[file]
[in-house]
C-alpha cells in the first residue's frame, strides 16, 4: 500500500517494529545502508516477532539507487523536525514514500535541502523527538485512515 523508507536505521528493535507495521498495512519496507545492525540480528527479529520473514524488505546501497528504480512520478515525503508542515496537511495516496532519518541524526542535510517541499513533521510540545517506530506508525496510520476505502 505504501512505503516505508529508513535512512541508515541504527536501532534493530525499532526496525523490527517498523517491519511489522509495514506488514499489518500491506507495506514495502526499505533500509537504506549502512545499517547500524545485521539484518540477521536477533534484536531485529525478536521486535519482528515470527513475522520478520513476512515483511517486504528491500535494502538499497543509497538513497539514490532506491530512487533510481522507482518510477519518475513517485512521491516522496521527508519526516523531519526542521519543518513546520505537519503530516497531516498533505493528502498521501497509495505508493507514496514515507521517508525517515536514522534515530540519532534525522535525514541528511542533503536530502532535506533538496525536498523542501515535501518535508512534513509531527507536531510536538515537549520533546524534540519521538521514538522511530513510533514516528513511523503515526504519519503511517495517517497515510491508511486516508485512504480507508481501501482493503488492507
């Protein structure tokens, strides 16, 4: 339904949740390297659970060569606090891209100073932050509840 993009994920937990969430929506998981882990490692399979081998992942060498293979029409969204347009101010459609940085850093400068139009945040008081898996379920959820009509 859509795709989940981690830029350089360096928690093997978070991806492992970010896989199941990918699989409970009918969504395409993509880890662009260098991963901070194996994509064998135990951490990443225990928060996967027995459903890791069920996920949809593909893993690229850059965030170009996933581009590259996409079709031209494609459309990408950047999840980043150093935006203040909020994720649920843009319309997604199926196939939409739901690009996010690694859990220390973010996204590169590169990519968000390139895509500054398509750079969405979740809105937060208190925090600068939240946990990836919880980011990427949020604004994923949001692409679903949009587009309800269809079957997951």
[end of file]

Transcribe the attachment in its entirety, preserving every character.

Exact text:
[in-house]
C-alpha cells in the first residue's frame, strides 16, 4: 500500500517494529545502508516477532539507487523536525514514500535541502523527538485512515 523508507536505521528493535507495521498495512519496507545492525540480528527479529520473514524488505546501497528504480512520478515525503508542515496537511495516496532519518541524526542535510517541499513533521510540545517506530506508525496510520476505502 505504501512505503516505508529508513535512512541508515541504527536501532534493530525499532526496525523490527517498523517491519511489522509495514506488514499489518500491506507495506514495502526499505533500509537504506549502512545499517547500524545485521539484518540477521536477533534484536531485529525478536521486535519482528515470527513475522520478520513476512515483511517486504528491500535494502538499497543509497538513497539514490532506491530512487533510481522507482518510477519518475513517485512521491516522496521527508519526516523531519526542521519543518513546520505537519503530516497531516498533505493528502498521501497509495505508493507514496514515507521517508525517515536514522534515530540519532534525522535525514541528511542533503536530502532535506533538496525536498523542501515535501518535508512534513509531527507536531510536538515537549520533546524534540519521538521514538522511530513510533514516528513511523503515526504519519503511517495517517497515510491508511486516508485512504480507508481501501482493503488492507
């Protein structure tokens, strides 16, 4: 339904949740390297659970060569606090891209100073932050509840 993009994920937990969430929506998981882990490692399979081998992942060498293979029409969204347009101010459609940085850093400068139009945040008081898996379920959820009509 859509795709989940981690830029350089360096928690093997978070991806492992970010896989199941990918699989409970009918969504395409993509880890662009260098991963901070194996994509064998135990951490990443225990928060996967027995459903890791069920996920949809593909893993690229850059965030170009996933581009590259996409079709031209494609459309990408950047999840980043150093935006203040909020994720649920843009319309997604199926196939939409739901690009996010690694859990220390973010996204590169590169990519968000390139895509500054398509750079969405979740809105937060208190925090600068939240946990990836919880980011990427949020604004994923949001692409679903949009587009309800269809079957997951």